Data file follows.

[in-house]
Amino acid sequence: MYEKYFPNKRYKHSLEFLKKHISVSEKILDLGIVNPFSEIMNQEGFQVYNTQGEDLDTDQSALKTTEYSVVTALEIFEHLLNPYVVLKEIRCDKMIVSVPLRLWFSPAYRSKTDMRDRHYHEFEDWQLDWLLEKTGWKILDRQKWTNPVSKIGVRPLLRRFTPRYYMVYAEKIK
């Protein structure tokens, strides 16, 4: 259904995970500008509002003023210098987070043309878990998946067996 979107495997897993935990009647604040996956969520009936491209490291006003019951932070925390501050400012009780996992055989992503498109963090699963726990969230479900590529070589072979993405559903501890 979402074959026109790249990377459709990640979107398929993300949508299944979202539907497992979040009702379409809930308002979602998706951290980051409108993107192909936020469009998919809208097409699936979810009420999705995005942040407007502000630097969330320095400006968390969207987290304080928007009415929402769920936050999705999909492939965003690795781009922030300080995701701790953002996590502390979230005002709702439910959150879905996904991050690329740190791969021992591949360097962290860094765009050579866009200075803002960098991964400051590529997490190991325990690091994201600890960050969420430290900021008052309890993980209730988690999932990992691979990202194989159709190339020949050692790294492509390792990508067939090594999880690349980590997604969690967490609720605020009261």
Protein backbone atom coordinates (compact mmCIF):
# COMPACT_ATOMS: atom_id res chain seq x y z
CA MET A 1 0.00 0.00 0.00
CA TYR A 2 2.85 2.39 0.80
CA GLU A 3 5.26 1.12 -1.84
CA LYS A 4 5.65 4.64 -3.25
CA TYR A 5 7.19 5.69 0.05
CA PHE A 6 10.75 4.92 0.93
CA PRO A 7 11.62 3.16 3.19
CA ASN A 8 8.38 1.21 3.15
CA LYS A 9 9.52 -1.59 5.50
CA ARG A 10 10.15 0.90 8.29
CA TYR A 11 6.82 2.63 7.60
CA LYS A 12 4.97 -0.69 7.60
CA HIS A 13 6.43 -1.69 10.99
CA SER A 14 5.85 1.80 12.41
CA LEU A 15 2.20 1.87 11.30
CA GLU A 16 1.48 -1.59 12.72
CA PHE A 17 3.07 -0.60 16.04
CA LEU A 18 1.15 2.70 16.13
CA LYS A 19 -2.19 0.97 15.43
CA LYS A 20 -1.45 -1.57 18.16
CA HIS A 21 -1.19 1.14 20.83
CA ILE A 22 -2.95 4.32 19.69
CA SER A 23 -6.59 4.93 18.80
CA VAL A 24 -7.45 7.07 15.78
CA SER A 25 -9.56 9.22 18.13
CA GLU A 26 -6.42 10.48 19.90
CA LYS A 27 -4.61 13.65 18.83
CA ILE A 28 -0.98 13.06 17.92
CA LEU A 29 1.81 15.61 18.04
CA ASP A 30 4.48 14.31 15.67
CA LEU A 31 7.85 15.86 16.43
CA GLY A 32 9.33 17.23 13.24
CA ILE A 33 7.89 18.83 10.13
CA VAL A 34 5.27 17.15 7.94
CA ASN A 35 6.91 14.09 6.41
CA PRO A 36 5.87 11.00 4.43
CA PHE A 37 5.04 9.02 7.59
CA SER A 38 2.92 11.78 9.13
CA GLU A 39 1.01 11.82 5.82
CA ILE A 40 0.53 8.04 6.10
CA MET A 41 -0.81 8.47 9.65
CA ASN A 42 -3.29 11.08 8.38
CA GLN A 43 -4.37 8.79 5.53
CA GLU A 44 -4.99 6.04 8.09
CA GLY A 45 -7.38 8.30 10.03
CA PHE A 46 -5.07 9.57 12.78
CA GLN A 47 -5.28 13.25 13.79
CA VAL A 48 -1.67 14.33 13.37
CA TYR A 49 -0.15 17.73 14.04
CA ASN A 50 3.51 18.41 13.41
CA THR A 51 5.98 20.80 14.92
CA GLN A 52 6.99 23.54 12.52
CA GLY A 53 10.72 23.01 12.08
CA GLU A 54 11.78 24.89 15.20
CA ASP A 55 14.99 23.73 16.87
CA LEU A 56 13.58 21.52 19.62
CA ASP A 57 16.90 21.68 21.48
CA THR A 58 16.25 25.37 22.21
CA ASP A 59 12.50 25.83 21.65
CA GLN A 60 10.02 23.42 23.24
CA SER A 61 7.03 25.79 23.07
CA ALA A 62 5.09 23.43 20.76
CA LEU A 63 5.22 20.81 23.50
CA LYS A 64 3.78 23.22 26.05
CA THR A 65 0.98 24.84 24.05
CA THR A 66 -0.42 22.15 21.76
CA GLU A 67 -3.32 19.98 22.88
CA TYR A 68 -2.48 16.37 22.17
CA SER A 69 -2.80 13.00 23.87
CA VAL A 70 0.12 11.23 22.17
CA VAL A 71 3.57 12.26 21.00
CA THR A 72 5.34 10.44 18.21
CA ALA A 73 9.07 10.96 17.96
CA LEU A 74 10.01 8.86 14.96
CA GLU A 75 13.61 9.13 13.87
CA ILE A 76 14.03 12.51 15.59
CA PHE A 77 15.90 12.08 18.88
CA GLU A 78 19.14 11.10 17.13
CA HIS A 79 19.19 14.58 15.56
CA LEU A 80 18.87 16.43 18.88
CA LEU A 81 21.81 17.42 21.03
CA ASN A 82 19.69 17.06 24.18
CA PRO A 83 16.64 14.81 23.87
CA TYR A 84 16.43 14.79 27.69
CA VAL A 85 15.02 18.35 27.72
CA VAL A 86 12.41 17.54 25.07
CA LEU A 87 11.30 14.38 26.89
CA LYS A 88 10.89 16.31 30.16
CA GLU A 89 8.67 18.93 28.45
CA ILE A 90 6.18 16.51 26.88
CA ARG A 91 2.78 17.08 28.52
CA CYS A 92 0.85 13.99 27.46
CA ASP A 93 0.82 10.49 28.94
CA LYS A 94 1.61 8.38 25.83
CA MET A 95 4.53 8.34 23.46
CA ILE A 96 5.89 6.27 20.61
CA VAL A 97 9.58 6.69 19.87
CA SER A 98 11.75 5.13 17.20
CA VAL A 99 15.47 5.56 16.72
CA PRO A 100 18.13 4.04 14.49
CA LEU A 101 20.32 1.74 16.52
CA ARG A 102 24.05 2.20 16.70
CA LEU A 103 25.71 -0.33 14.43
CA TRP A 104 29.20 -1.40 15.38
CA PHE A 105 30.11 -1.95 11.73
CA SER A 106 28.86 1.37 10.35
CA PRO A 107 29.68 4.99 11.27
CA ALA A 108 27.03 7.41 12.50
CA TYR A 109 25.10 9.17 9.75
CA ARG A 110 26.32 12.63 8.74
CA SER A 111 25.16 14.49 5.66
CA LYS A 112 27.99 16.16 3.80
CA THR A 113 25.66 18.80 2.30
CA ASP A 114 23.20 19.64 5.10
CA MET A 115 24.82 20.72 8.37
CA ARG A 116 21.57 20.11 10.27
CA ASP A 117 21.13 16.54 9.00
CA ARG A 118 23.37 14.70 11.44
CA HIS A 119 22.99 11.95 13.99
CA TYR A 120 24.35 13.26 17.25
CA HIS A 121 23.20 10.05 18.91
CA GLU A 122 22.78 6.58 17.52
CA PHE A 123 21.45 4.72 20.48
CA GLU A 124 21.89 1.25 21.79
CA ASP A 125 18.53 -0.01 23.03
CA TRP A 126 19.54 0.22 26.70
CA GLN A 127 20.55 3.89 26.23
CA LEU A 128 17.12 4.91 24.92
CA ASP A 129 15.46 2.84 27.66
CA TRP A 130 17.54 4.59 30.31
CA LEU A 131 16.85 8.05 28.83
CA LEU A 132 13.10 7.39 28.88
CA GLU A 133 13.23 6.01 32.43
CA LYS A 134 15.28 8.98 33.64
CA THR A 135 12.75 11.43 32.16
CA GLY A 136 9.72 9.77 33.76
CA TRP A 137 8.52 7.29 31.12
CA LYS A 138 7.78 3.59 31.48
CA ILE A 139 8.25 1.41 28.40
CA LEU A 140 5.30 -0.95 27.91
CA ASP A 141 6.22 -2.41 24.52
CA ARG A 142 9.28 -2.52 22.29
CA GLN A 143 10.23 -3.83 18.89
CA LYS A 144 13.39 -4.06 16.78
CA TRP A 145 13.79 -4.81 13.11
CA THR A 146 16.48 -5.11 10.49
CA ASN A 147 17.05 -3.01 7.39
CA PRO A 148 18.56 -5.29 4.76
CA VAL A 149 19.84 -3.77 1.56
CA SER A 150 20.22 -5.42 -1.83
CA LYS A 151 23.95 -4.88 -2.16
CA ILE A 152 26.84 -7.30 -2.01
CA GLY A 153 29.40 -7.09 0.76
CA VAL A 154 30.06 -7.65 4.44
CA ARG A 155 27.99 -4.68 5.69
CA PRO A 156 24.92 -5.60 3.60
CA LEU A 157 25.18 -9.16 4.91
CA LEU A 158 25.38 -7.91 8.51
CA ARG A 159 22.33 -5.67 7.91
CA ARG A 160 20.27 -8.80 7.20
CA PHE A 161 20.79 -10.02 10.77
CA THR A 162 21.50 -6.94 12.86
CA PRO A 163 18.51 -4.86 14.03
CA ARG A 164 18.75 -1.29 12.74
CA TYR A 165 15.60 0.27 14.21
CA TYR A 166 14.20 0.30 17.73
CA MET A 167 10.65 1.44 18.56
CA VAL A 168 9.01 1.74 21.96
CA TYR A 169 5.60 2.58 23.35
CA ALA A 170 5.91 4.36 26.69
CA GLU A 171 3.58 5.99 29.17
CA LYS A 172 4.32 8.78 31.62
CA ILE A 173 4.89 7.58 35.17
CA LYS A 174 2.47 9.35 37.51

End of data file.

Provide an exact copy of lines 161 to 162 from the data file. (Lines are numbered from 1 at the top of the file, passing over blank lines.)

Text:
CA PRO A 156 24.92 -5.60 3.60
CA LEU A 157 25.18 -9.16 4.91